1. This site uses cookies. By continuing to use this site, you are agreeing to our use of cookies. Learn More.

Creepy Google Analytics Experience

Discussion in 'Black Hat SEO' started by 195471, Jul 26, 2010.

  1. 195471

    195471 Regular Member

    Joined:
    Oct 11, 2008
    Messages:
    417
    Likes Received:
    260
    A few days ago, I got an email from GA about Google Apps or some such. I haven't used GA in years, so I thought I'd log in to my old account and delete whatever was in there. It showed one domain that I was forced to surrender because of a cease and desist letter, so I haven't done anything with that domain in a long time.

    And now for the creepy part...

    Just as I was ready to delete the site, I noticed that GA is showing traffic data for this domain for the first time in several months (according to the graph). At first I thought maybe someone ripped the content from my old site (maybe just before I took the site down) and didn't bother removing the GA code. I went to the site, viewed the source on all pages, and there's NO analytics code!

    How is it that traffic data for a site that I no longer operate is showing up in my GA account when this site doesn't even use GA? :confused:
     
  2. bluesbell

    bluesbell Newbie

    Joined:
    May 11, 2010
    Messages:
    30
    Likes Received:
    2
    GA is crappy, thus, you should only use it together with a server-side package and not to give too much thought about this strange phenomenon.
    Posted via Mobile Device
     
  3. 195471

    195471 Regular Member

    Joined:
    Oct 11, 2008
    Messages:
    417
    Likes Received:
    260
    Yes, I'm well aware that it's crappy, which is why I haven't used it in years. This experience just confirms its crappiness.

    I hope that it isn't happening to other people, and if it is, they may not even know it, which is cause for some concern. For example, if one were to sell a site on Flippa that was tracked using GA (as is the expectation of many Flippa buyers), then it might be possible for the seller to continue viewing traffic data long after the domain has changed hands, even if the buyer removed the GA code.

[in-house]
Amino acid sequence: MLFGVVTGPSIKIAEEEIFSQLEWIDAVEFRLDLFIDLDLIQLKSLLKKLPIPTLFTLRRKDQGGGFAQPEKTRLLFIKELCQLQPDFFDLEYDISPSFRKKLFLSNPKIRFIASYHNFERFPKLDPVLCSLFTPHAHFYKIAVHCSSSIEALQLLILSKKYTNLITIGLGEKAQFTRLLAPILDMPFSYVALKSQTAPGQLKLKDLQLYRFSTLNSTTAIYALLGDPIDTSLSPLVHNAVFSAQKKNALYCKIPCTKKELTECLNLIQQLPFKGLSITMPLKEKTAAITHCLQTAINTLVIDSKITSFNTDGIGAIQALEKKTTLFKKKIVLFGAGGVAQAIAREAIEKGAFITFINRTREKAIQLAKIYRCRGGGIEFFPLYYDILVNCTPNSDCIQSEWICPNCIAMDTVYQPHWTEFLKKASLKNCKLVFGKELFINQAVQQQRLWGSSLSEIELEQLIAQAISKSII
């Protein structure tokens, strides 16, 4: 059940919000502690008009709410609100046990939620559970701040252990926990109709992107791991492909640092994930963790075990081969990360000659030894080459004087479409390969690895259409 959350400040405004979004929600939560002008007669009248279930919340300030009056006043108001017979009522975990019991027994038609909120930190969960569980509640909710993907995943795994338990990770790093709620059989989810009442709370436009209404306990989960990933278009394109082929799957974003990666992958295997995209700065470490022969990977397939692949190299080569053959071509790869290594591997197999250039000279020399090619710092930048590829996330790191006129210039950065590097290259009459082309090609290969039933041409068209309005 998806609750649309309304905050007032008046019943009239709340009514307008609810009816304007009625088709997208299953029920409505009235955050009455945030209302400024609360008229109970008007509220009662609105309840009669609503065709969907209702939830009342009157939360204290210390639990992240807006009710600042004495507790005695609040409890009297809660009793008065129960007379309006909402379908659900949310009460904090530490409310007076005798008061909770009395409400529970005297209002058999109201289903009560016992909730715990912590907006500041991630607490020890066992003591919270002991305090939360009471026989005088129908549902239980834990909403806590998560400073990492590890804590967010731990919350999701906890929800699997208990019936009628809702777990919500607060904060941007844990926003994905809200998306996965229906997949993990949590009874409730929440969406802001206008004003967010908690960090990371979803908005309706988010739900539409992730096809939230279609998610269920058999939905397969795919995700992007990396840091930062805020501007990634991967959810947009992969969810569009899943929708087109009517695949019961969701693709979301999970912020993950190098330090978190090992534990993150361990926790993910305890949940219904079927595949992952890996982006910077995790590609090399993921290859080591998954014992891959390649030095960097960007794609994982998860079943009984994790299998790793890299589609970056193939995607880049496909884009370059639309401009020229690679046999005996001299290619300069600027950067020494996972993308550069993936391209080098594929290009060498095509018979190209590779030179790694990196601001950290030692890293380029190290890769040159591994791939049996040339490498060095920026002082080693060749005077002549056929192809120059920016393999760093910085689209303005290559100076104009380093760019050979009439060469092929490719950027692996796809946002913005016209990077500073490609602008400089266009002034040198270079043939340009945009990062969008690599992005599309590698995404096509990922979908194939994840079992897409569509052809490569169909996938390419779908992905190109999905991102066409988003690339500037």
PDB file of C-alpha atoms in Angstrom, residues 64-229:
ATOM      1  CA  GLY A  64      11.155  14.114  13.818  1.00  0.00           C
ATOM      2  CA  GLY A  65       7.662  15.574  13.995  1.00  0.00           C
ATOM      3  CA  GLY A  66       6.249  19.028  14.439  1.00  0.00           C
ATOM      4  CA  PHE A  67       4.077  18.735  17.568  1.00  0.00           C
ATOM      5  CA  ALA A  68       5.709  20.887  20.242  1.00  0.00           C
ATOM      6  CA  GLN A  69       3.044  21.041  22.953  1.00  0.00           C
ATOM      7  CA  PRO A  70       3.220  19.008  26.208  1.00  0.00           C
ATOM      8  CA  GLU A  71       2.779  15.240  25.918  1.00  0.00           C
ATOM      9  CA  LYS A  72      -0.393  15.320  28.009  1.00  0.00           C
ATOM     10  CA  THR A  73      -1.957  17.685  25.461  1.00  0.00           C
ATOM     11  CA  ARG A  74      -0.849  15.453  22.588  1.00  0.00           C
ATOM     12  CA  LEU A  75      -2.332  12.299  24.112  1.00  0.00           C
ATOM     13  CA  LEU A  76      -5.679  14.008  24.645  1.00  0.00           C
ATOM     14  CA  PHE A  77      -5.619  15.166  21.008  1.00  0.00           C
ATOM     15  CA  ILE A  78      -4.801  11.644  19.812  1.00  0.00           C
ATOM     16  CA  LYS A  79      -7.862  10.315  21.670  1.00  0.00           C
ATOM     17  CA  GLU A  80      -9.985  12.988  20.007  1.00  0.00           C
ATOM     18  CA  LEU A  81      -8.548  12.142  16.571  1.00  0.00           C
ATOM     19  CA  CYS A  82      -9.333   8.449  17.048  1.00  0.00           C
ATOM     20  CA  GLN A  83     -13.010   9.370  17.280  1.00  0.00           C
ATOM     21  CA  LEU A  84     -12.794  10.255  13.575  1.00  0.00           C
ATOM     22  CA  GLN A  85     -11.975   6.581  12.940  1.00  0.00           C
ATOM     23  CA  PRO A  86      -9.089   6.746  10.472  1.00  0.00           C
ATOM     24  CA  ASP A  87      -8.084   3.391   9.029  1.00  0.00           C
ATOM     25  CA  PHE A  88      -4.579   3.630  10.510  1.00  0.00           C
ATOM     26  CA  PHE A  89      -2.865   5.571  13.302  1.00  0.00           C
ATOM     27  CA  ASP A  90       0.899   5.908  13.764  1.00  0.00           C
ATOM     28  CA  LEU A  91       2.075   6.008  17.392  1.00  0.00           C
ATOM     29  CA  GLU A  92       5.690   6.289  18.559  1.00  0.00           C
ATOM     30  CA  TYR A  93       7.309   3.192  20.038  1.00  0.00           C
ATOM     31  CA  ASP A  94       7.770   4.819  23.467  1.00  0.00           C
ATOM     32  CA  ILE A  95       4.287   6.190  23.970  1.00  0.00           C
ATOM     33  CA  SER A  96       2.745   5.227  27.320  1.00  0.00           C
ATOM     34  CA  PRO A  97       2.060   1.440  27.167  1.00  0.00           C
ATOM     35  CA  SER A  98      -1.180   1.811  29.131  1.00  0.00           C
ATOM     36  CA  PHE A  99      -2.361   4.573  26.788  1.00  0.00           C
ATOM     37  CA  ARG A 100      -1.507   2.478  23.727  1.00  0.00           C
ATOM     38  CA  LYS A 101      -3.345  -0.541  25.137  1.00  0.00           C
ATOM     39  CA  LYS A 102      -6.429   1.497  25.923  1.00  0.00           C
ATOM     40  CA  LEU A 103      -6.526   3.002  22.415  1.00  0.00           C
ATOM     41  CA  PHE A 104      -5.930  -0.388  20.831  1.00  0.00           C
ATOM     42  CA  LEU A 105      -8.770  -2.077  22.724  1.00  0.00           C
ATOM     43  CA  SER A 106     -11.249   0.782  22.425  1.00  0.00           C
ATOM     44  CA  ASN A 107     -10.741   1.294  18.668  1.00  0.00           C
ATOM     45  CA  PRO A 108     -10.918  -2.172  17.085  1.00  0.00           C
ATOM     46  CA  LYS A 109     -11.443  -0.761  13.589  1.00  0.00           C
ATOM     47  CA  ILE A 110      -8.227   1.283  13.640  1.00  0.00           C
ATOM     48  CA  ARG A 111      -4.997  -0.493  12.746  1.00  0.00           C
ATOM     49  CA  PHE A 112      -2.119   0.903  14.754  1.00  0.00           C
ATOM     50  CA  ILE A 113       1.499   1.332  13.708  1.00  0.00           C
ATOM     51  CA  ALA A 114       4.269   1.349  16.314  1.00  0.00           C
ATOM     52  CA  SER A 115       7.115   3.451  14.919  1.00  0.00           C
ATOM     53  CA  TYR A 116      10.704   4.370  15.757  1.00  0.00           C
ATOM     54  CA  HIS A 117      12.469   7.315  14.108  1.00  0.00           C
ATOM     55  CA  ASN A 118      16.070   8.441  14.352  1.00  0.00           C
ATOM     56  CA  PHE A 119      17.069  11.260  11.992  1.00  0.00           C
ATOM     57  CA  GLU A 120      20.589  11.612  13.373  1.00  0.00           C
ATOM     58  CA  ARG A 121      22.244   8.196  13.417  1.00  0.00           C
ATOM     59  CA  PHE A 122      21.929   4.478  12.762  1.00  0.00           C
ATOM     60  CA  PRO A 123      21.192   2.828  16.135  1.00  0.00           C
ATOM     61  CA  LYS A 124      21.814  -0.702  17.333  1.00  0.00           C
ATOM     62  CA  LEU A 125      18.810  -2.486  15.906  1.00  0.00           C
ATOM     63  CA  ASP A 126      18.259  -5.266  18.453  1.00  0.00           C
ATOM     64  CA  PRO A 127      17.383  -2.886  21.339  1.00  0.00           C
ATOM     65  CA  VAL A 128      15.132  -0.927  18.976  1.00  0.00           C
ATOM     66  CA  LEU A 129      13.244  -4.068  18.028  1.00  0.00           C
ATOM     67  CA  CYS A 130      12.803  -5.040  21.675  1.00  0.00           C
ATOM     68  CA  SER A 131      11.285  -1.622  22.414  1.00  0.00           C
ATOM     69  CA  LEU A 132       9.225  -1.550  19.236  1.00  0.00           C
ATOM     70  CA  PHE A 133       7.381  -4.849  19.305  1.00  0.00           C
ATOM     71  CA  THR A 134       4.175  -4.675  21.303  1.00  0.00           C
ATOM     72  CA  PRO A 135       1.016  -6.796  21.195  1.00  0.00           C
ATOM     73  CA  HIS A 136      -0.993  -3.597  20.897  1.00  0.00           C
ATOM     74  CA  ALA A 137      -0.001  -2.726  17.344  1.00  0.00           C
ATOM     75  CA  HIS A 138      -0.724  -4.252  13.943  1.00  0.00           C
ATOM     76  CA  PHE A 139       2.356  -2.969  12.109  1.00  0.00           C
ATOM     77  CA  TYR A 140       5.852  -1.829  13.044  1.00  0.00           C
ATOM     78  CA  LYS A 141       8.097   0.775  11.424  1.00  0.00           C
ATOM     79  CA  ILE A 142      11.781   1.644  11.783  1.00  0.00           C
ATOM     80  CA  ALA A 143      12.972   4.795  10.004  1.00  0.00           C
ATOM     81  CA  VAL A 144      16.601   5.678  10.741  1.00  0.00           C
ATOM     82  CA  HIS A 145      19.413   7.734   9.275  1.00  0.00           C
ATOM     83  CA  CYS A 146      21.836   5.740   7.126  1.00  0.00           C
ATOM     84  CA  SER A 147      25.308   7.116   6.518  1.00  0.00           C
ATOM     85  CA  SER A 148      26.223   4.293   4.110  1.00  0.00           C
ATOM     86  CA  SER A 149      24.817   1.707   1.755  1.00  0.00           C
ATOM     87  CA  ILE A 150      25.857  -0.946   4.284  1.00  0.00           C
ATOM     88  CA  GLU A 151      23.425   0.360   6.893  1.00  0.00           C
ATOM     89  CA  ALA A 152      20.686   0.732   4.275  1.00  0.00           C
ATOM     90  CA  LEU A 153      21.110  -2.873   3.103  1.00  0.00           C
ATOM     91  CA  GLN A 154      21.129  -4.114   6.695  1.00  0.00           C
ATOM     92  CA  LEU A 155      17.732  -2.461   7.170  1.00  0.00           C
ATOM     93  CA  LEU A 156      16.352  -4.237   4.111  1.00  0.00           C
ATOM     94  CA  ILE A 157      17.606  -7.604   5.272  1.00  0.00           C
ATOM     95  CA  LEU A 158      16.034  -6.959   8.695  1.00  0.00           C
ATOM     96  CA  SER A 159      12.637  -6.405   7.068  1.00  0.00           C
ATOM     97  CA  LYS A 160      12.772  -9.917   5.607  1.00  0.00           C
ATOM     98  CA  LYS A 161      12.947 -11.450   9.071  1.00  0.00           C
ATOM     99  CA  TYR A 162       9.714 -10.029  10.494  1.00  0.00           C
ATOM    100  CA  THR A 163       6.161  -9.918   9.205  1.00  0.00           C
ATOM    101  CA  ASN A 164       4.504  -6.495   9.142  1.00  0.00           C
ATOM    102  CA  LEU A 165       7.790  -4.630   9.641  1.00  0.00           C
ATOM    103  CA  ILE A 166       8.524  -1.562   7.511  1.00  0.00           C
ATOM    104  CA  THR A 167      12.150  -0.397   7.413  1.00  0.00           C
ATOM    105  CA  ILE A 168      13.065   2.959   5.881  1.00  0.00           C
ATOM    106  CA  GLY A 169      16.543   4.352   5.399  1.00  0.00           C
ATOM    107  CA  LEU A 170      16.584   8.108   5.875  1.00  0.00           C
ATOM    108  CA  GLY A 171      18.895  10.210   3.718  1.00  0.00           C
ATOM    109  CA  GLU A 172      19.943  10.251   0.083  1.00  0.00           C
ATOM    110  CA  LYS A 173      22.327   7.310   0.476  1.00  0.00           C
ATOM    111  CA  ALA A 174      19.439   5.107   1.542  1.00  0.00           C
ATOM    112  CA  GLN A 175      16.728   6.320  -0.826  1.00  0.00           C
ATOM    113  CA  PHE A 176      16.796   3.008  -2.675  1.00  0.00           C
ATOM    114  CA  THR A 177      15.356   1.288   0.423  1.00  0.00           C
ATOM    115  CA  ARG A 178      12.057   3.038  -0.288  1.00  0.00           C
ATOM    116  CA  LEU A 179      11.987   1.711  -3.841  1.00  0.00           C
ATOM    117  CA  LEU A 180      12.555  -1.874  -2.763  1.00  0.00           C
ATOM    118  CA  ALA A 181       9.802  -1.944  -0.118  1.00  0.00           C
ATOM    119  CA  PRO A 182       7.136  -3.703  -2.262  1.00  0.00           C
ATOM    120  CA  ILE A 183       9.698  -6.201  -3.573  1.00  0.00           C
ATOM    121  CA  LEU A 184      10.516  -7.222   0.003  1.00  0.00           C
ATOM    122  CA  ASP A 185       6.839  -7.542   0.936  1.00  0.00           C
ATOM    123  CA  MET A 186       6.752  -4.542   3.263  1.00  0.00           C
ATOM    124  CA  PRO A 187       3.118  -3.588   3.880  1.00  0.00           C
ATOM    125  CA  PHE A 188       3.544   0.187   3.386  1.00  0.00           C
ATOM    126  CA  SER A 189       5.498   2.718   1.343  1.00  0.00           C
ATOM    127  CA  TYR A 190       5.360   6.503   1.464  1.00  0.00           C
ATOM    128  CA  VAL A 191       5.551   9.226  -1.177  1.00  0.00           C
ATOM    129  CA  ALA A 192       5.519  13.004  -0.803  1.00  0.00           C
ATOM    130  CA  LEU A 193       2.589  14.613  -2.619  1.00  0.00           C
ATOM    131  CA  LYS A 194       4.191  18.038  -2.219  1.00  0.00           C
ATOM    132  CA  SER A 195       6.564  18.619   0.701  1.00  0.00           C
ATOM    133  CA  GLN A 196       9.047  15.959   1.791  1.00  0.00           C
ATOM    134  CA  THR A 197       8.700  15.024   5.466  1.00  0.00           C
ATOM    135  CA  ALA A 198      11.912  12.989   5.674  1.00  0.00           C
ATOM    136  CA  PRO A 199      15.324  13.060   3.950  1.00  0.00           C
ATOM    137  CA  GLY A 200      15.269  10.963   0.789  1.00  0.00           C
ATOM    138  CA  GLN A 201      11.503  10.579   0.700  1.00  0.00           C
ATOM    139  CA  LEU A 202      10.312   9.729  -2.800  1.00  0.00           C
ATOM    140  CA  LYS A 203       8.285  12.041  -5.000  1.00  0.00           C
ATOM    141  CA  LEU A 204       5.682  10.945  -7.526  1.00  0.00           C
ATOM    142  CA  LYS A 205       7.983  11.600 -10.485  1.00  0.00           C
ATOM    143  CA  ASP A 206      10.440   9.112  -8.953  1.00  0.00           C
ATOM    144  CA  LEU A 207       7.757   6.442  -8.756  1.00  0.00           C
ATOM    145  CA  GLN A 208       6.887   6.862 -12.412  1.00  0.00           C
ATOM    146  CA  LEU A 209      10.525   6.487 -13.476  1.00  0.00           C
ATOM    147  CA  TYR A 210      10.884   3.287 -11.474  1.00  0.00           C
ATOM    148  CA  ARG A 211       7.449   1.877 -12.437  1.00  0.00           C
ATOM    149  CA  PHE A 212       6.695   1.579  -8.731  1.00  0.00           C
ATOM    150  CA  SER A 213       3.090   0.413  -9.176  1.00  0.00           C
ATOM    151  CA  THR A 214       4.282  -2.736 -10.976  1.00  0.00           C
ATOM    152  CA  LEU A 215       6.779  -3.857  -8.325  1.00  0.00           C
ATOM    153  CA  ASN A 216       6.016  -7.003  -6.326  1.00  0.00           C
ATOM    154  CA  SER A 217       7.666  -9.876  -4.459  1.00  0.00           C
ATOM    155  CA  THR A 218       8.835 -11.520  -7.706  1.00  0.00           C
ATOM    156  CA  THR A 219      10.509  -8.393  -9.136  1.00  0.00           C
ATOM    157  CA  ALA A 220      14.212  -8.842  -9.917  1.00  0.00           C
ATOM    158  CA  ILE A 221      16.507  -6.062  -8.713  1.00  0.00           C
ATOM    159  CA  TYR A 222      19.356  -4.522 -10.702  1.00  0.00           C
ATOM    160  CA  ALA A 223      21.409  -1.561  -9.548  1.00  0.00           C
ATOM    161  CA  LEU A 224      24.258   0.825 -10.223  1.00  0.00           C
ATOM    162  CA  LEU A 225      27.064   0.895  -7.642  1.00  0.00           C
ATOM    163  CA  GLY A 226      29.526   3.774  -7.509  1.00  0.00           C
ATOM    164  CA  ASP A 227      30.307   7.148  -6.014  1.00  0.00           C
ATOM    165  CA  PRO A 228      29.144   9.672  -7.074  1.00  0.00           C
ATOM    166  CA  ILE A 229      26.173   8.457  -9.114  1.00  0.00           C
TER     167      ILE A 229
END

I would be interested in knowing if any Flippa sellers here have used GA on the sites that they've sold. If so, and you did NOT delete the sites in your GA account after the sale, are you still able to see traffic data for those domains?
     
  4. qxxxp

    qxxxp Junior Member

    Joined:
    May 3, 2009
    Messages:
    185
    Likes Received:
    82
    Occupation:
    President of Planet Earth
    Location:
    /index.php
    Home Page:
    maybe the GA code is used somewhere else in your projects..
     
  5. duimstra

    duimstra Regular Member

    Joined:
    Jul 3, 2010
    Messages:
    244
    Likes Received:
    41
    Location:
    Europe, ATM
    Home Page:
    What alternatives are there if GA is crappy?
     
  6. Fwiffo

    Fwiffo Power Member

    Joined:
    Apr 7, 2010
    Messages:
    562
    Likes Received:
    325
    Occupation:
    Starship Captain
    Location:
    Pluto / Spathiwa
    not sure if something like this works?

    Code:
    http://www.goosh.co.uk/search-engine-optimisation/google-analytics-bombing/
    As well, I've had it happen before where someone got a hold of my GA code - I think the purpose was just to get my attention looking in on google analytics to see who it was (the site was just a bunch of ads for webmaster stuff) - however it did get my attention / made me look at the site (and if I really cared about my analytics kind of screwed them up)
     
    • Thanks Thanks x 1
  7. 195471

    195471 Regular Member

    Joined:
    Oct 11, 2008
    Messages:
    417
    Likes Received:
    260
    There's no GA code in any of my other projects. That's why this is so puzzling.

    I'm using Piwik on one of my sites, and I like it so far. It's a free, open-source analytics application. For sites on Linux servers, I'm using Awstats (comes with cPanel), which is adequate. For sites on Windows servers, I'm using SmarterStats, which is nicer looking and has more features than Awstats. The safest thing to do in terms of data privacy is to roll your own analytics app. Someday I'll get around to doing that. :)

    Thanks for the article, Fwiffo. I don't think it applies to my situation, but it was an interesting read nonetheless, and yet another reason to stay away from GA. The latest issue of 2600 also has an article about GA and how easily it can be abused.

    Off-topic, but...there's an article in there about FB, too -- "How to Create Mass Hysteria on a College Campus Using [Fac3b00k]". (The mag is available at Borders or Barnes & Noble if interested.)